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by Don Baumgart
By the 1850s more and more dirt had to be moved to find less and less gold. The time of the lone miner equipped with a pick and a pan were over. Bigger equipment, owned by companies, took over.
Hydraulic mining to uncover gold was an invention that found favor with some and angered others. The process was developed near Nevada City during the winter of 1852-53, creating a demand for massive amounts of water delivered under high pressure. With that blasting water, as one journalist observed, "a handful of men took out the very heart of a mountain."
By 1858 hydraulic mining ruled the day. In the Sierras natural banks were blasted with black powder, then hit with powerful streams of water. Then conventional sluice boxes separated the gold from the washed-down gravel.
To deliver the water a system of ditches and flumes dropped in elevation, speeding up the stream to a powerful strength. Water companies were formed and, like the merchants and shippers who supplied the gold fields with tools and supplies, owners of water companies became wealthy. More than a few of the companies acquired mining properties when large water bills couldn't be paid.
In 1866 the Central Pacific Railroad used high pressure water nozzles to open cuts for laying track near Dutch Flat in Placer County. Much later high pressure water was used instead of steam shovels and suction dredges to clear the Pacific entrance of the Panama Canal.
But the foothill miners and the valley farmers were on two opposing sides when it came to using high pressure water to dig for gold in the foothills.
Downstream from the enthusiastic mining companies and their giant Monitor water nozzles, the farmers were getting buried. Between 1849 and 1909, 685 million cubic feet of mining debris was dumped into the Yuba River. Marysville and Yuba City were clogged with mud and gravel that washed downriver from the Oroville mines. By 1868 the river beds were higher than Marysville's streets, and levee building began.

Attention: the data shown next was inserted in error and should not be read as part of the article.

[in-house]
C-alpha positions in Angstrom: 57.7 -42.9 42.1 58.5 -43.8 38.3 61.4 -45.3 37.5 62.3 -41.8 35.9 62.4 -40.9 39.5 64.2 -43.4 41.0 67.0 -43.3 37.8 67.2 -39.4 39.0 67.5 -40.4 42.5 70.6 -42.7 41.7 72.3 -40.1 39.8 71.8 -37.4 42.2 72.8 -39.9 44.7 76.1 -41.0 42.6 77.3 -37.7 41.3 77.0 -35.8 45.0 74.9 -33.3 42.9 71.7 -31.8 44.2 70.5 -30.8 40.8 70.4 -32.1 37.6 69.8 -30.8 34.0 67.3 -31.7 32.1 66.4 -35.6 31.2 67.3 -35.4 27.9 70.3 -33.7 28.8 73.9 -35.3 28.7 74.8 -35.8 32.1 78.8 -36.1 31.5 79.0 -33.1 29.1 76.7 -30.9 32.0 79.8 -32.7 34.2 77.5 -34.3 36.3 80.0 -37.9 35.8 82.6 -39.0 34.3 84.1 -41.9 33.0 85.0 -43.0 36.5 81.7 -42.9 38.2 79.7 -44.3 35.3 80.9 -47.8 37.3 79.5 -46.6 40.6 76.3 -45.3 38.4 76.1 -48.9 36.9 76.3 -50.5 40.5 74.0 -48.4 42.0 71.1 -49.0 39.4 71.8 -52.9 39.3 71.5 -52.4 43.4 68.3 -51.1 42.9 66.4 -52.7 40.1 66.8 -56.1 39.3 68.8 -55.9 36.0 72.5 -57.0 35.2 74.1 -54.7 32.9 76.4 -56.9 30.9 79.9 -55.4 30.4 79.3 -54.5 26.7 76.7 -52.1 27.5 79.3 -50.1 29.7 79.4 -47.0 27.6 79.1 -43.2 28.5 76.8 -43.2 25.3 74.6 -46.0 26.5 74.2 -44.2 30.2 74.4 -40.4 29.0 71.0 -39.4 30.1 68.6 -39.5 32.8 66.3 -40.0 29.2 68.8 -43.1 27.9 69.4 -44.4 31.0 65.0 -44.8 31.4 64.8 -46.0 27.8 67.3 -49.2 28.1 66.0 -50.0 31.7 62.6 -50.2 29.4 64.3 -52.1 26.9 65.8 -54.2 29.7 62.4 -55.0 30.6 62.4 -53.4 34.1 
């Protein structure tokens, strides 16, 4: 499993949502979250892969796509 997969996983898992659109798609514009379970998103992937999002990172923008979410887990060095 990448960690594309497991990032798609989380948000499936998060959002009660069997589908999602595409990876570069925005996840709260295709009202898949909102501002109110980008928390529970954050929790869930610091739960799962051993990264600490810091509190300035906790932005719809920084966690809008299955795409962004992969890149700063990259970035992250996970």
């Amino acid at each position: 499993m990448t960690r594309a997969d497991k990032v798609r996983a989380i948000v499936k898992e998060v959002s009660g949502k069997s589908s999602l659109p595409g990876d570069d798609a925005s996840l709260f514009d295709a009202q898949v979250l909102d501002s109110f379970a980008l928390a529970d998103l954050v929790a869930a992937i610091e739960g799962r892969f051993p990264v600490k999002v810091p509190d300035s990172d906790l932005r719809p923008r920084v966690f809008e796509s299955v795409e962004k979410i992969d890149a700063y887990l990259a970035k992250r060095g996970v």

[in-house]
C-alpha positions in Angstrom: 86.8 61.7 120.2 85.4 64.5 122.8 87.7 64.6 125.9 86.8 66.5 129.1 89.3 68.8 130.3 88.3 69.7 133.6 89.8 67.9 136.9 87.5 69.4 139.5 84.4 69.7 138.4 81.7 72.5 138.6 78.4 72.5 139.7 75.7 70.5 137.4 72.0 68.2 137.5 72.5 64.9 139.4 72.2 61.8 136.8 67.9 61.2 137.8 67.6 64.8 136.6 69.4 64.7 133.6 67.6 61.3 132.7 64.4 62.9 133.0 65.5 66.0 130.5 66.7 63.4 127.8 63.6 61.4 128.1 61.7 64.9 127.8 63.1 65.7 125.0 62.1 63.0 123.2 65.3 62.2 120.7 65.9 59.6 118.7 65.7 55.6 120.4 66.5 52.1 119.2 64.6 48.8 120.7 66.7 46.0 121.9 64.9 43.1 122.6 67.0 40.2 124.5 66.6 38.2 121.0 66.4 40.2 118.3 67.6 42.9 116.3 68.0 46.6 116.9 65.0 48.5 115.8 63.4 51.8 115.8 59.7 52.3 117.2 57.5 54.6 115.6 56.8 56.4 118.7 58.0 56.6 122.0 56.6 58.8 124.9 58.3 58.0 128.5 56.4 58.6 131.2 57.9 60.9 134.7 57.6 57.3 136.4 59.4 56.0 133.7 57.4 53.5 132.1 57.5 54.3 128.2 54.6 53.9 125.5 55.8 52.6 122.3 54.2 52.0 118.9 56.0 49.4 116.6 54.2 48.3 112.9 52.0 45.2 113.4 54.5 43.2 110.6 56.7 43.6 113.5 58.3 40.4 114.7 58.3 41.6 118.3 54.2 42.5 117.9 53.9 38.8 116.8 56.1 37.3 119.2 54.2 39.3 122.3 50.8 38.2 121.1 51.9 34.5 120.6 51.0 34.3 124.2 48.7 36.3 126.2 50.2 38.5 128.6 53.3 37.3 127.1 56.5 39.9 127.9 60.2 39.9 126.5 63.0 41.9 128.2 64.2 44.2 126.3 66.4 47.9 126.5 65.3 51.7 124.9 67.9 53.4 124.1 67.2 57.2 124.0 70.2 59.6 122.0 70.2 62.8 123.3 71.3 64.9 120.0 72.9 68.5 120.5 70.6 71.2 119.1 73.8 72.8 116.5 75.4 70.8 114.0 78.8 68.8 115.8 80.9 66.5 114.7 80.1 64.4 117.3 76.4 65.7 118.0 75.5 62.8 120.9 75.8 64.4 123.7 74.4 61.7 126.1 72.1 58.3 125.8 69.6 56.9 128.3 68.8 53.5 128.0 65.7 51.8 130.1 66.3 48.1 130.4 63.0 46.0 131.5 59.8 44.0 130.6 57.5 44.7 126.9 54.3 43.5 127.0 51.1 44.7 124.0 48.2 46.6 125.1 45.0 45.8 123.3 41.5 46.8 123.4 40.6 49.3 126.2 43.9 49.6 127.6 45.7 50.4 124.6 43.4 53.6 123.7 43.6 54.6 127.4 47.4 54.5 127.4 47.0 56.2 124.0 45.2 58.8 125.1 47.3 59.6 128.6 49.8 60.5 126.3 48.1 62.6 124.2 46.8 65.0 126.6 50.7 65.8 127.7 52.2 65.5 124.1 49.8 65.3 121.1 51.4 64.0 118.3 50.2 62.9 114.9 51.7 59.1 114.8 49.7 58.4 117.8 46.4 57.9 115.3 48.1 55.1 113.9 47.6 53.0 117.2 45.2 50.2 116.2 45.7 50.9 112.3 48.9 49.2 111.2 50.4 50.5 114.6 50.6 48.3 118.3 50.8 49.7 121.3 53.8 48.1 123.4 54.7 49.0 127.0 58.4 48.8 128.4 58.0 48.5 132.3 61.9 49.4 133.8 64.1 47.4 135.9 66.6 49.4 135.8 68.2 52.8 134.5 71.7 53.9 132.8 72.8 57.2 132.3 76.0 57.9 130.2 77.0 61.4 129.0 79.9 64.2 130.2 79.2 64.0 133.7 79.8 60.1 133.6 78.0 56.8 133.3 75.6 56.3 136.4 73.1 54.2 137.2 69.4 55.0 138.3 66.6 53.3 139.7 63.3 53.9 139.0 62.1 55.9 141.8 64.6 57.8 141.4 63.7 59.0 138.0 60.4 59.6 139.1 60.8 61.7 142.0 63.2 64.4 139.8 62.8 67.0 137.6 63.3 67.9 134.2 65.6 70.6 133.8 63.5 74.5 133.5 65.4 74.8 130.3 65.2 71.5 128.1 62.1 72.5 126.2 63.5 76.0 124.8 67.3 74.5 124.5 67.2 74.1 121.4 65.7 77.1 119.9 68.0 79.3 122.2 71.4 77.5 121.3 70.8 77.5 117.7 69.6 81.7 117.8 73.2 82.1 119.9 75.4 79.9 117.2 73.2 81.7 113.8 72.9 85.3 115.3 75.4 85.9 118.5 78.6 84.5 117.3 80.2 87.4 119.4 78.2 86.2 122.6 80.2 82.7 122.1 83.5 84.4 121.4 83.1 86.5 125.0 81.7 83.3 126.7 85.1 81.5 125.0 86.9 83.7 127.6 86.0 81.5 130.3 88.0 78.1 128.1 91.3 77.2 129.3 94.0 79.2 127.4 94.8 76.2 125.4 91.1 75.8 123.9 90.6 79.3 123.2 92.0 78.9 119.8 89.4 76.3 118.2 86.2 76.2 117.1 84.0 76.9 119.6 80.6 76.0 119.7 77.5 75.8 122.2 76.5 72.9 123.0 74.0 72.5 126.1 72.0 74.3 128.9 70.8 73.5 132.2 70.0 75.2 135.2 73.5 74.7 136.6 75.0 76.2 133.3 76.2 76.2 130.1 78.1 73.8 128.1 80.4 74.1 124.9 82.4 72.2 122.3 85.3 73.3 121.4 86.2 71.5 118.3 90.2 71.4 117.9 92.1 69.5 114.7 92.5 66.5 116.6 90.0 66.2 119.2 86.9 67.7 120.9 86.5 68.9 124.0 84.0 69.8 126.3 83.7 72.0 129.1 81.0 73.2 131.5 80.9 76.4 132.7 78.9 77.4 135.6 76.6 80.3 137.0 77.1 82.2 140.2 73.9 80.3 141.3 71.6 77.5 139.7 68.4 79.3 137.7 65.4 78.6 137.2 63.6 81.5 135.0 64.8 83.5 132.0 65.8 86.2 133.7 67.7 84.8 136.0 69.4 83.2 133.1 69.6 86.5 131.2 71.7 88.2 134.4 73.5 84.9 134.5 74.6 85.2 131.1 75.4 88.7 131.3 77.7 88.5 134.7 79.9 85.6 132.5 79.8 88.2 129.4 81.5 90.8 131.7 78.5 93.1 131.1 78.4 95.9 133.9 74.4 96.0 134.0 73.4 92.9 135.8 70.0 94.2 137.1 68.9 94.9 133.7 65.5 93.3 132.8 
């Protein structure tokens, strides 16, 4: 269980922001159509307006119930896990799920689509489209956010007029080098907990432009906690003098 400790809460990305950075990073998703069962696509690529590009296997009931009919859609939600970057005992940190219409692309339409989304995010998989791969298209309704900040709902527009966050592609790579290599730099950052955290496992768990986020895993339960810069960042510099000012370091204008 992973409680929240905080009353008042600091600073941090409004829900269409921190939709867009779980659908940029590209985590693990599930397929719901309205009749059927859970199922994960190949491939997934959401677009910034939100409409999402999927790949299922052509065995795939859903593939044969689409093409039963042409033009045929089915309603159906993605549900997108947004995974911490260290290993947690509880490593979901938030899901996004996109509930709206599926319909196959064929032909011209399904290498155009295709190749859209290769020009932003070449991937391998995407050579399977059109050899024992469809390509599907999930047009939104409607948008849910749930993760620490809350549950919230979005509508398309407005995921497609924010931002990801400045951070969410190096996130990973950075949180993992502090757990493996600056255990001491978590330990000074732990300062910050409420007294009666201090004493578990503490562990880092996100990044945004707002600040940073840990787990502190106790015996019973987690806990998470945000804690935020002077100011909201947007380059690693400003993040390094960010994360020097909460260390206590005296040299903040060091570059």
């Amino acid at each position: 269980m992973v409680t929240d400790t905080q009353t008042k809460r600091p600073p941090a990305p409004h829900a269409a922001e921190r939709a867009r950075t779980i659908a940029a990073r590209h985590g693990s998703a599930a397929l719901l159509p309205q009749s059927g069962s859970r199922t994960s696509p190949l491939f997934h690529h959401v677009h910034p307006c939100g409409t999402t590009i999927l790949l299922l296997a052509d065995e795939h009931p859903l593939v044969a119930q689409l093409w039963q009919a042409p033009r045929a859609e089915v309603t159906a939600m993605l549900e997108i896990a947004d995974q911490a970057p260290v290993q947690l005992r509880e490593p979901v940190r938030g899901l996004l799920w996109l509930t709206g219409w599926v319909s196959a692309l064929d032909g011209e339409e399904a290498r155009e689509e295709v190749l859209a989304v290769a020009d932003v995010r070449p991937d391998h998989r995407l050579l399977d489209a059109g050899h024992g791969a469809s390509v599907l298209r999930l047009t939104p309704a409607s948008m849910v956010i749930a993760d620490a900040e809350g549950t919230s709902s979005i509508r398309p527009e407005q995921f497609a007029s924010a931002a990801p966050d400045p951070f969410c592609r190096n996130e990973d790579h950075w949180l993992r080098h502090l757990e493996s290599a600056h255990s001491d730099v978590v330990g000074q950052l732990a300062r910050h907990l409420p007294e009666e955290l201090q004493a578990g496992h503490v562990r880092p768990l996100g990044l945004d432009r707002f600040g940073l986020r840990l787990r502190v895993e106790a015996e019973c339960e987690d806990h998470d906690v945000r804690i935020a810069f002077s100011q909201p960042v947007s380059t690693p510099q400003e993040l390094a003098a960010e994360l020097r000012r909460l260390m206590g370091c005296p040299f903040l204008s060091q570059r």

In a strange twist of fate, the Monitors washing all that material down to bury the town, were made in Marysville.
Hydraulic mining debris washing down from the foothill mines amounted to eight times the soil and rock that had to be moved to build the Panama Canal. In all, 1.5 billion cubic yards of soil and rocks were blasted from the Sierra hillsides and dumped into nearby rivers.
By 1870 San Francisco capitalists owned most of the hydraulic mining claims. They built 100 miles of ditches, installed the latest equipment, and worked 'round the clock. A tidal wave of mining debris buried fences downstream and choked fruit trees. A peach farmer, A.J. Crum, joined other farmers in a lawsuit against Spring Valley Mine. A jury ruled against the farmers, knowing full well that a season's gold output from hydraulic mining was worth more than the farmers' crops and the farm land itself.
"Much of it escaped from the mountains altogether," reads an early 1900s report looking back on hydraulic mining debris in the Sierra Nevada. Called "tailings" or "slickens" what the miners were washing into the mountain rivers was somewhere between sand and gravel, with a few occasional boulders thrown in. This debris "found eventual lodgement in the Great Valley of California or in the tidal waters of San Francisco Bay."
In September, 1882, Edwards Woodruff, a Marysville property owner, filed suit against the North Bloomfield Mine and all other mines along the Yuba, asking for a perpetual injunction against dumping mining debris into rivers.
It was 1883 when Judge Lorenzo Sawyer, in a San Francisco courtroom, began to read his decision in the case. Sawyer had made several personal inspection trips up the rivers, across farms, and up to the mines. Three-and-a-half hours after he began reading, Judge Sawyer completed his 225 page ruling.
Hydraulic mining was at an end in California. Forever.
"The mining counties received the news as they would have a death sentence," Robert Kelley writes in his book Gold vs. Grain. "Smartville was sunk in gloom; Grass Valley reported a general feeling of profound sorrow; in Nevada City there was universal dissatisfaction and regret."
It was, perhaps, the first environmental victory won in California.
Copyright Don Baumgart, 2002